Eating is like a pass time for many North Americans. We pursue this activity with the same passion professional athletes devote to exercise. The difference is that it costs us lots of money to eat well and no one pays us to do it (usually). Meanwhile, our waistlines expand while soccer players and hockey stars stay fairly buff. Of course, there are fewer concussions in the kitchen.
Dianne Jacobs wrote a book called Will Write for Food. It’s about how writers can find work writing about food. I think I’ll buy a copy and keep it on my wine rack as a reminder to me that I really enjoy covering this topic.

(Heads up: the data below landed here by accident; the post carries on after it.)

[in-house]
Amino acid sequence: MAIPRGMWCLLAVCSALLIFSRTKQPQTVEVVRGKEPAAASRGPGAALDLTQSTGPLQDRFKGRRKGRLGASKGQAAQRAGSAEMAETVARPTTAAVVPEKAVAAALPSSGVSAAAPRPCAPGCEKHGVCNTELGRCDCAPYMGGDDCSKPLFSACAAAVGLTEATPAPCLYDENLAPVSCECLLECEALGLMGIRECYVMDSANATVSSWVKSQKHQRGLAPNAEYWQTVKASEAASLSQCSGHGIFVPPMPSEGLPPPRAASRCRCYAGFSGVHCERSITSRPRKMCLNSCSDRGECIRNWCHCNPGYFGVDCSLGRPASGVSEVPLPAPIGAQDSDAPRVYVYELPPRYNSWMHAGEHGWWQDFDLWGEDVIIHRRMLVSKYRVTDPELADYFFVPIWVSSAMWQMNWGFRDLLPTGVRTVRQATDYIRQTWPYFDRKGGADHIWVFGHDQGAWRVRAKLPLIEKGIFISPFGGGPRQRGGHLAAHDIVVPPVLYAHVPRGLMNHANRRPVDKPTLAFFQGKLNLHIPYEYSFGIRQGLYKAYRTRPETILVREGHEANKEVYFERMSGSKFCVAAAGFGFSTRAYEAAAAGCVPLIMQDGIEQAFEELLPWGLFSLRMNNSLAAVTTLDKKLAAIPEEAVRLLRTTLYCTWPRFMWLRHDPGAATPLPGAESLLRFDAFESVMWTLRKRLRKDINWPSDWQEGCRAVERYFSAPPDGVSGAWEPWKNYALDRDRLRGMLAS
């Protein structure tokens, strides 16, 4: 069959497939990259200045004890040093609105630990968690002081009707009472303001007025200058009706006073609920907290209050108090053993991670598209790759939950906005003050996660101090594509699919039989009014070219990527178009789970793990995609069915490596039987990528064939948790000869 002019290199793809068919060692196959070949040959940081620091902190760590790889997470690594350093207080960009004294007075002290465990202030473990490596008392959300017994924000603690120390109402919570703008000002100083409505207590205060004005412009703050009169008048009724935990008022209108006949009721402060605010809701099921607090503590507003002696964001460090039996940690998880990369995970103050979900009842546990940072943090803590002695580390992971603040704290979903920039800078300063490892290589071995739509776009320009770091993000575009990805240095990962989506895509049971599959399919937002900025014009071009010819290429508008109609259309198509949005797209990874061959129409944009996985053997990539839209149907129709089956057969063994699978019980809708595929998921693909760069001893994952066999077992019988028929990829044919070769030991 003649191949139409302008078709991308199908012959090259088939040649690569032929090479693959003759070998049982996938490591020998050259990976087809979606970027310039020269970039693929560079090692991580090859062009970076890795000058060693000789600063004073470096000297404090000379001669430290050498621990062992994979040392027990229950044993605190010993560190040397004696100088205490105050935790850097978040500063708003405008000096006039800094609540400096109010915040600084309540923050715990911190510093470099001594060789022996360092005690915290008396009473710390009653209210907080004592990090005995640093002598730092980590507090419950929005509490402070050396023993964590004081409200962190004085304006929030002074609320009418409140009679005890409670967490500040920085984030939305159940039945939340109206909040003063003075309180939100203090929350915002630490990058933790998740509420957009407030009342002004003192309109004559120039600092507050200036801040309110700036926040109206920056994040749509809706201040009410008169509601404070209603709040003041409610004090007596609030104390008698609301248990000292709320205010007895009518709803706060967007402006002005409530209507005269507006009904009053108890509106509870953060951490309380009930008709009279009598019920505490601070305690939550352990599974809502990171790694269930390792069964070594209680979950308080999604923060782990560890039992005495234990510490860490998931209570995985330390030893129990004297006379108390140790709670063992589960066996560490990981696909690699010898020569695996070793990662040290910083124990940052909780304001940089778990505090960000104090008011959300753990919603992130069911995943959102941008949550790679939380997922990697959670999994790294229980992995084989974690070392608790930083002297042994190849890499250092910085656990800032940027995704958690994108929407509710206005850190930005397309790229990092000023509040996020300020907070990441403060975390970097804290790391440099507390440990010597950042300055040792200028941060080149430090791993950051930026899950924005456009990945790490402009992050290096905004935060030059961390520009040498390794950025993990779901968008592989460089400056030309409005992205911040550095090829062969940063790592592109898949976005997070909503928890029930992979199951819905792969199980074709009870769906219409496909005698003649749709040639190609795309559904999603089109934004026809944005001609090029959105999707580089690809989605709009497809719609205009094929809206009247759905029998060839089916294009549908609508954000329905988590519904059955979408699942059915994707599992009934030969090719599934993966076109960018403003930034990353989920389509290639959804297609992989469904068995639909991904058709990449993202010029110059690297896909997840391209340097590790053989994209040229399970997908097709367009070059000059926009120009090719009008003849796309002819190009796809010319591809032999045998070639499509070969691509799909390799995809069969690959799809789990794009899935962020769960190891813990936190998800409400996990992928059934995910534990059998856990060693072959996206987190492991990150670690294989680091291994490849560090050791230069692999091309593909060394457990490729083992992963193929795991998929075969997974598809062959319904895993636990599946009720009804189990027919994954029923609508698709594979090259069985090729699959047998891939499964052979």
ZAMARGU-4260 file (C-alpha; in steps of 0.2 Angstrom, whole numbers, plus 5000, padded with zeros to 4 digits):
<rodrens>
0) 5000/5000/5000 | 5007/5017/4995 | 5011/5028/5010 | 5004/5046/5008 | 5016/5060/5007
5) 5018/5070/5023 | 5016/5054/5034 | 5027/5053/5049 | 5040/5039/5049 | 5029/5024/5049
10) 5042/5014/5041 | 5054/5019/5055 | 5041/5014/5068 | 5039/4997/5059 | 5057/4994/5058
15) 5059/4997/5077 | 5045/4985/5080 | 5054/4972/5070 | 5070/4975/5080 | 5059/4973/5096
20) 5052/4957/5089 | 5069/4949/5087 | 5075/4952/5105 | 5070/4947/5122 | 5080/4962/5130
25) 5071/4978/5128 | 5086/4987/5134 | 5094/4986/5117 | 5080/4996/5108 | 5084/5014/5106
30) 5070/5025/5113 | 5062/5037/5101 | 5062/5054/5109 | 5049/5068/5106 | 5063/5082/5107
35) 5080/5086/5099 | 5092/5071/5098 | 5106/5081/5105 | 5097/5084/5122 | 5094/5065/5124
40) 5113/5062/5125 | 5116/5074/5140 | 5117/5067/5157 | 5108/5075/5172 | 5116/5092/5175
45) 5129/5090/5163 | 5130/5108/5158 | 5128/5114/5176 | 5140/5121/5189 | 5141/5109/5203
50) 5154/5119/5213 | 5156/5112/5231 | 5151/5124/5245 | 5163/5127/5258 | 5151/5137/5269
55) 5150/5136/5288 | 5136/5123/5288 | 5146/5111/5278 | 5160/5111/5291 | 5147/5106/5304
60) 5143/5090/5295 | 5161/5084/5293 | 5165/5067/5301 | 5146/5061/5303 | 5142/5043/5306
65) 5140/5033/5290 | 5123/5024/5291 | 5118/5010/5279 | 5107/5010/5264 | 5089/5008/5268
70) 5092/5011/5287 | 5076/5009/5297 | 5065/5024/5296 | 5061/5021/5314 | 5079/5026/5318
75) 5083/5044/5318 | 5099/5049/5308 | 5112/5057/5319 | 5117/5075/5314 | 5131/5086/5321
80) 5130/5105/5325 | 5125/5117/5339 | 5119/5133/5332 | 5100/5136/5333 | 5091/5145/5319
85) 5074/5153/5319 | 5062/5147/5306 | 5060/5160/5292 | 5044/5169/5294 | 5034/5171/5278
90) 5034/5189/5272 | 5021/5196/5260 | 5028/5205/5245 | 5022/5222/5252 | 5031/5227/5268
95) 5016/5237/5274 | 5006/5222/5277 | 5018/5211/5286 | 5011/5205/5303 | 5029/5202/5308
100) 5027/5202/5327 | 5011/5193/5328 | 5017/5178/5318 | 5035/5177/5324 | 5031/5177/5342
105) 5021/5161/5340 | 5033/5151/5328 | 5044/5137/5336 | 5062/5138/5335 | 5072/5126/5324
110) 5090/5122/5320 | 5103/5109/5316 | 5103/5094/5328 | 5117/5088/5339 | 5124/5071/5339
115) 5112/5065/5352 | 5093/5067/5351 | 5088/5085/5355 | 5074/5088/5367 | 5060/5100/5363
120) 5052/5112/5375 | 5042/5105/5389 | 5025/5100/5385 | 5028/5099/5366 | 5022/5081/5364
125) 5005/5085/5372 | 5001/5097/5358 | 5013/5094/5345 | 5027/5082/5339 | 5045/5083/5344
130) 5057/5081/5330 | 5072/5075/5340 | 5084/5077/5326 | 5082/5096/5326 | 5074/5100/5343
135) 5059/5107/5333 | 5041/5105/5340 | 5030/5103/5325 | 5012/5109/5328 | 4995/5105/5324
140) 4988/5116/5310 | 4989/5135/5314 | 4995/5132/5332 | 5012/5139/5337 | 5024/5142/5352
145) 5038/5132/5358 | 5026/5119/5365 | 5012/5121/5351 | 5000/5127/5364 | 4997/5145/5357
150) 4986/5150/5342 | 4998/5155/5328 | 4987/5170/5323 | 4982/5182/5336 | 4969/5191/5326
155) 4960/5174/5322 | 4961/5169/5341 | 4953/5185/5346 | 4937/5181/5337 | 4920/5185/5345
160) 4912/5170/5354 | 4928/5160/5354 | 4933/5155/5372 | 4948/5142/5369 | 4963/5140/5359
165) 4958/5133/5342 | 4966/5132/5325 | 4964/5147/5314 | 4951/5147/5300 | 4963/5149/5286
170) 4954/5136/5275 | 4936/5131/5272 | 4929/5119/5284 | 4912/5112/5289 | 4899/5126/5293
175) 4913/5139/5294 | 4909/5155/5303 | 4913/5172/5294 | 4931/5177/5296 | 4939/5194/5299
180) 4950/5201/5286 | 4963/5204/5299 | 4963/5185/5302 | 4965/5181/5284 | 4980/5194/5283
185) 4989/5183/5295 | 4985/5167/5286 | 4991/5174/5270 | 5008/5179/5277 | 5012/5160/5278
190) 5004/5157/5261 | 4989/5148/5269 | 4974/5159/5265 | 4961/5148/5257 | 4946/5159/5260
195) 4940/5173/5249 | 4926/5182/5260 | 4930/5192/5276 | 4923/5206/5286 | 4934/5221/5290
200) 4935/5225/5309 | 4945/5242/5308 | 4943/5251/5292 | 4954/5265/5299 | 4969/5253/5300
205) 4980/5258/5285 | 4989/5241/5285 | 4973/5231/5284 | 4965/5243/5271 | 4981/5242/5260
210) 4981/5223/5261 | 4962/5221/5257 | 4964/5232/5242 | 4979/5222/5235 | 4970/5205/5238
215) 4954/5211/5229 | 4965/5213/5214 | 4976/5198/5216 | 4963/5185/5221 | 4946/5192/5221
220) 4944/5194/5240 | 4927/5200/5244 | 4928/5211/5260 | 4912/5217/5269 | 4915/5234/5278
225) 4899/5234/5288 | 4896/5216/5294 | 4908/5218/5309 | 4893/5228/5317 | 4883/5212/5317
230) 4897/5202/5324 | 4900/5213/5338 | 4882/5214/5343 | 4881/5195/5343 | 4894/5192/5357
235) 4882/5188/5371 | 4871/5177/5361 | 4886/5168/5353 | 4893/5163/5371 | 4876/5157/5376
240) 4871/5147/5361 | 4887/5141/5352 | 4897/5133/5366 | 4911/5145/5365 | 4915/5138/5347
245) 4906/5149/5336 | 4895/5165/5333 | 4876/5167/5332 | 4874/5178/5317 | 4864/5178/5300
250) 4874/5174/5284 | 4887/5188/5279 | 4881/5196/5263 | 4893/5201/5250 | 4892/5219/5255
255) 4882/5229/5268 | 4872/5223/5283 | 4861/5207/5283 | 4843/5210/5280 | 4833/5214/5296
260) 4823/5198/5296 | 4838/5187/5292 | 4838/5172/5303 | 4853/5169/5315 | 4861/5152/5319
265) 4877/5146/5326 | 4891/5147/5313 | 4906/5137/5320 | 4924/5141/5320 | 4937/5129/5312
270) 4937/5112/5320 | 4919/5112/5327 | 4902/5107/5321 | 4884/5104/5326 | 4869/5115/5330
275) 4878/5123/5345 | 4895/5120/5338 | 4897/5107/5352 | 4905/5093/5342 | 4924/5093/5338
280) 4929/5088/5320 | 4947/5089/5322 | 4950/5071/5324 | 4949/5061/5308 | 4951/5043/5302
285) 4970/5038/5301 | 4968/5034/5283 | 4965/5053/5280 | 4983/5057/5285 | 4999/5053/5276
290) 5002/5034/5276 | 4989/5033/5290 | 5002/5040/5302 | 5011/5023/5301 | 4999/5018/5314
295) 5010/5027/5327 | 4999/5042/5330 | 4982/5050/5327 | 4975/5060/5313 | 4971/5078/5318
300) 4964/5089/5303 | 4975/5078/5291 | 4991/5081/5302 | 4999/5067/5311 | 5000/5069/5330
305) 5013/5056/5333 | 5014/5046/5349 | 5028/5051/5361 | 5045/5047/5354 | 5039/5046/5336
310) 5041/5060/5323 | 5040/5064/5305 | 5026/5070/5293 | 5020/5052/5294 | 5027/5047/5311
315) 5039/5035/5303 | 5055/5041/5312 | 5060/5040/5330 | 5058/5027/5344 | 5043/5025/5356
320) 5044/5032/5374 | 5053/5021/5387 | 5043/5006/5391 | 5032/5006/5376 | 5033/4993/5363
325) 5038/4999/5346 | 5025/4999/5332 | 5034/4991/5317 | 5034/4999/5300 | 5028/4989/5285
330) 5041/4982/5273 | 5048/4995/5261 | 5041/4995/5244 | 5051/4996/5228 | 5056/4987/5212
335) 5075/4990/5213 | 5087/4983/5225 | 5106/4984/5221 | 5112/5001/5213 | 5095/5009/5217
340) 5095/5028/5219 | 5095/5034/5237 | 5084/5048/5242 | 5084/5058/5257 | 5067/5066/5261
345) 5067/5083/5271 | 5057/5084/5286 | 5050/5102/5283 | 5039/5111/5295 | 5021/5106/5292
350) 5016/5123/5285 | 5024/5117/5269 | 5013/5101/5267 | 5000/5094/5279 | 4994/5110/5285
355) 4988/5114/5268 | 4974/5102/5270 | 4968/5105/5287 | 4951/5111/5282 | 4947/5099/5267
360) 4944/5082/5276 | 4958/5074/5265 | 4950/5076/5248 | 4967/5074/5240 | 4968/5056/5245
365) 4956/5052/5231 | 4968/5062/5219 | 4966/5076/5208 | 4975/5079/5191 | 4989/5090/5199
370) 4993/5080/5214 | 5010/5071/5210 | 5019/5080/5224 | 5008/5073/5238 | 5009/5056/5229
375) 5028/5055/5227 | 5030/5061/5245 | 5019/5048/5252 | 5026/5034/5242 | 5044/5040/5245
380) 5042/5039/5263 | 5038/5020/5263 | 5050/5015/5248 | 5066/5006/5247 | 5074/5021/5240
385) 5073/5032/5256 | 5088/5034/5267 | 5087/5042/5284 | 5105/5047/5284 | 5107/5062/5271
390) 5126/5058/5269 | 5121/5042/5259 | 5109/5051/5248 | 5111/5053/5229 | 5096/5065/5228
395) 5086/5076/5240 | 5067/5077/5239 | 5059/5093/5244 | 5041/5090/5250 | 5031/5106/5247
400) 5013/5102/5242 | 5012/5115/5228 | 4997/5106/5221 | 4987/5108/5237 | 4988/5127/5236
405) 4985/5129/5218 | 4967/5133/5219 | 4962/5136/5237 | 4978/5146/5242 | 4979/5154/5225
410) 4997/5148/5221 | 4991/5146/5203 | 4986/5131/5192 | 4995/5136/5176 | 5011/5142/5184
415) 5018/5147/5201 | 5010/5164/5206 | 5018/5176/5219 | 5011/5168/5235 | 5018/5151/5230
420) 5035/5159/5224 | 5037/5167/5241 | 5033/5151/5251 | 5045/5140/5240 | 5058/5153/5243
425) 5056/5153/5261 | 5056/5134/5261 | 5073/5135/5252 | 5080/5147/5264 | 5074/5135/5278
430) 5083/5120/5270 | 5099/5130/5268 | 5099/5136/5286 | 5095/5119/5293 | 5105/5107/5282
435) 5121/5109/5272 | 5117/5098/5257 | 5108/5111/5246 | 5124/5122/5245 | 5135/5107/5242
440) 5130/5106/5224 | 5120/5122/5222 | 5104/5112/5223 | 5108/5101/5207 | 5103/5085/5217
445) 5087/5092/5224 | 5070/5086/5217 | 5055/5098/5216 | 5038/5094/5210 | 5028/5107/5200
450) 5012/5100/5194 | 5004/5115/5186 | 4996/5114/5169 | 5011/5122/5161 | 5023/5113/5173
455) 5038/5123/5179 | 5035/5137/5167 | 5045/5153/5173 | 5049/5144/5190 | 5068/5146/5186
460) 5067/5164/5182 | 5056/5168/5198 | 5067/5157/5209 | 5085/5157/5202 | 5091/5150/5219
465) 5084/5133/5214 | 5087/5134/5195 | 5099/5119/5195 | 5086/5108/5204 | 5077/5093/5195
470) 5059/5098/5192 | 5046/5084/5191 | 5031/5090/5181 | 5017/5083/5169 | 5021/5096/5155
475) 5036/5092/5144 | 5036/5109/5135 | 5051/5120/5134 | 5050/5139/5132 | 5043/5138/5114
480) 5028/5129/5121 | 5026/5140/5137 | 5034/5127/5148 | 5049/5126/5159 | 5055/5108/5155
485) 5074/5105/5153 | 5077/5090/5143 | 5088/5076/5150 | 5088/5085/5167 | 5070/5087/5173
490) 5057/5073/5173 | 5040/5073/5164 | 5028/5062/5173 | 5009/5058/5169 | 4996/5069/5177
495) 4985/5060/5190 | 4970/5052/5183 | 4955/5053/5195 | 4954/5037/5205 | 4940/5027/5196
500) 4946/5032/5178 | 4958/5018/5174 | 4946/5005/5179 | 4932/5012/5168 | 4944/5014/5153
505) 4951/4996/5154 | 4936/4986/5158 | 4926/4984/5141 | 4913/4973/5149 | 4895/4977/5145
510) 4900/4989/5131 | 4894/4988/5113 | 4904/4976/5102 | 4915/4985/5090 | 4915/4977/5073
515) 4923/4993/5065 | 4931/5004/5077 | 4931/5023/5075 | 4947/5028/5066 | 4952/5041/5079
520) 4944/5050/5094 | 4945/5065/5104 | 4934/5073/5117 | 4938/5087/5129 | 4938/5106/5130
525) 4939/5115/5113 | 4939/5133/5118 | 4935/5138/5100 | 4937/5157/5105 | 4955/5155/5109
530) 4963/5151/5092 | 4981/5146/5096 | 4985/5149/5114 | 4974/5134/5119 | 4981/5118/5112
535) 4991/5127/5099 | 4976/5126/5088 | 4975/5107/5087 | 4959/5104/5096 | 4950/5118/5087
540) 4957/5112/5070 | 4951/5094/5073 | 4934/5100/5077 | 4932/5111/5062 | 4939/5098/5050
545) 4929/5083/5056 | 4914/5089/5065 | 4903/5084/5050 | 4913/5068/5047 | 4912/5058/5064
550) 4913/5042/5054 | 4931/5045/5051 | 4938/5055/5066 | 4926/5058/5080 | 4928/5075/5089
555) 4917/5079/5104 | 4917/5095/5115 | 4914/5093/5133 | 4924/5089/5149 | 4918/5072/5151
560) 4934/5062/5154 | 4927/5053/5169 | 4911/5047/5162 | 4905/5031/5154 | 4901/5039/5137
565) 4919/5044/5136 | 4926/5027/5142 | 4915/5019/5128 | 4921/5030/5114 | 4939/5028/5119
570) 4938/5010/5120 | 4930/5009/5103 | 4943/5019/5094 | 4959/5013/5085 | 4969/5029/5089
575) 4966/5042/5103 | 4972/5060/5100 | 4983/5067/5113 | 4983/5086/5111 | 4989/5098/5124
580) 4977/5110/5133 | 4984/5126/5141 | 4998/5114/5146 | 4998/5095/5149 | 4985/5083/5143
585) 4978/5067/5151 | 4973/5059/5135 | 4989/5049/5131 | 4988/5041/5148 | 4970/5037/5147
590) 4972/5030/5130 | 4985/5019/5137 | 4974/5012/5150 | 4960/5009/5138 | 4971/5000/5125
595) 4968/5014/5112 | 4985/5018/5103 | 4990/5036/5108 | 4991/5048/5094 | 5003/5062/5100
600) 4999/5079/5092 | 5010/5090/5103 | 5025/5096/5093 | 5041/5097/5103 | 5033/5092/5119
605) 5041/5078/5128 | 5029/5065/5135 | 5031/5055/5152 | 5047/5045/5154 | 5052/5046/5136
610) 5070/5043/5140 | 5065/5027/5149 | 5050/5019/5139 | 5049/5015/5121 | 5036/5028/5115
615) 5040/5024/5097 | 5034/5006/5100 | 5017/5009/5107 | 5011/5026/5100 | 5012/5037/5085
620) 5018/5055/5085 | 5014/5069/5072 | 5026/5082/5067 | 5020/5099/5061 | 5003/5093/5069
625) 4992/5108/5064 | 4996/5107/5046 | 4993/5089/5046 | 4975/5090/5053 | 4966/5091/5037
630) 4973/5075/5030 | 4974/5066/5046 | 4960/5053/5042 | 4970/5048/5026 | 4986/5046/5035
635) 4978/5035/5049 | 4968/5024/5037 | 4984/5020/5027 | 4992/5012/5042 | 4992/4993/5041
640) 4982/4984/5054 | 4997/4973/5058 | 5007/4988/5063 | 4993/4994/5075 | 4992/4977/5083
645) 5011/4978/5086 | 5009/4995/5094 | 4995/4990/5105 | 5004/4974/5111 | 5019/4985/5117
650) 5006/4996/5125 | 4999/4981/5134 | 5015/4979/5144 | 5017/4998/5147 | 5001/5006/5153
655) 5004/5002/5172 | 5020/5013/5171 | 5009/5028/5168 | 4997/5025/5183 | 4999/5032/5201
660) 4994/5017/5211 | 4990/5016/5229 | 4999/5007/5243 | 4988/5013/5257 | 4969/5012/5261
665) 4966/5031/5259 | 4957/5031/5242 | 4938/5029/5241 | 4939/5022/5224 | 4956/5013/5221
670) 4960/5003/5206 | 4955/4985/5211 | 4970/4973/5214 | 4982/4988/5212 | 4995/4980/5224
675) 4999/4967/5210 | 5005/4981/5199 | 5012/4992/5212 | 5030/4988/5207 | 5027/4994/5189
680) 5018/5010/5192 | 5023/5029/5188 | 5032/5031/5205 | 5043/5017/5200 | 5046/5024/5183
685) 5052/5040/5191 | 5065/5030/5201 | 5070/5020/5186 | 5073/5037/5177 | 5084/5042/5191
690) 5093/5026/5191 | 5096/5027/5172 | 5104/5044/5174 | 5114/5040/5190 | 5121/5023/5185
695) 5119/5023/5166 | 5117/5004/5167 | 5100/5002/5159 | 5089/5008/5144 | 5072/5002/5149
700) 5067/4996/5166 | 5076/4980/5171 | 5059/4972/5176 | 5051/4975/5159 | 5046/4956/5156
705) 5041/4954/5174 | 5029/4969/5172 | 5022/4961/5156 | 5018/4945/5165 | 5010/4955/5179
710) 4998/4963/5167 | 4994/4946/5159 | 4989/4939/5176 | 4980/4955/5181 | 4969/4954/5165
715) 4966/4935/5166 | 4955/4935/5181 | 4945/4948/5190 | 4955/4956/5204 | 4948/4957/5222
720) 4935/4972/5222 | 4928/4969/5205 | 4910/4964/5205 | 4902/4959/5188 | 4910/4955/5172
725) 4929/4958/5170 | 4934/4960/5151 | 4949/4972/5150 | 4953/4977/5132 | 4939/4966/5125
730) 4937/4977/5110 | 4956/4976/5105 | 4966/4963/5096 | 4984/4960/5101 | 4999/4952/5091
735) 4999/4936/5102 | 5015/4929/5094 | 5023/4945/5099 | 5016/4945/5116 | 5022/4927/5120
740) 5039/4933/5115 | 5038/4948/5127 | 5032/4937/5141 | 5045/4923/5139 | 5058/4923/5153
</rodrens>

The copy I got from the library has already been fairly devoured and I’ve only had it less then 24 hours.
Jacobs is a teacher. She holds classes that help writers get started and become successful in this diverse industry. Her book puts much of her wisdom into print. What I like about her is that she is really honest. She features interviews with some very prominent and successful reviewers, critics, cookbook writers and so on. Each one contributes to a well-rounded picture of what sounds like it should be an idyllic life. The contrary is sometimes true, especially if your goal is to sample worldwide cuisine which might make the average person want to vomit, not to mention the lack of hygiene which did cause some serious illness among writer/eaters.
Jacobs also points out that there are lots of angles worth considering. If you enjoy writing and reading fiction, create a mystery series situated in a bakery. Wine lovers might consider setting their stories in vineyards.
There are many ways to combine these two loves.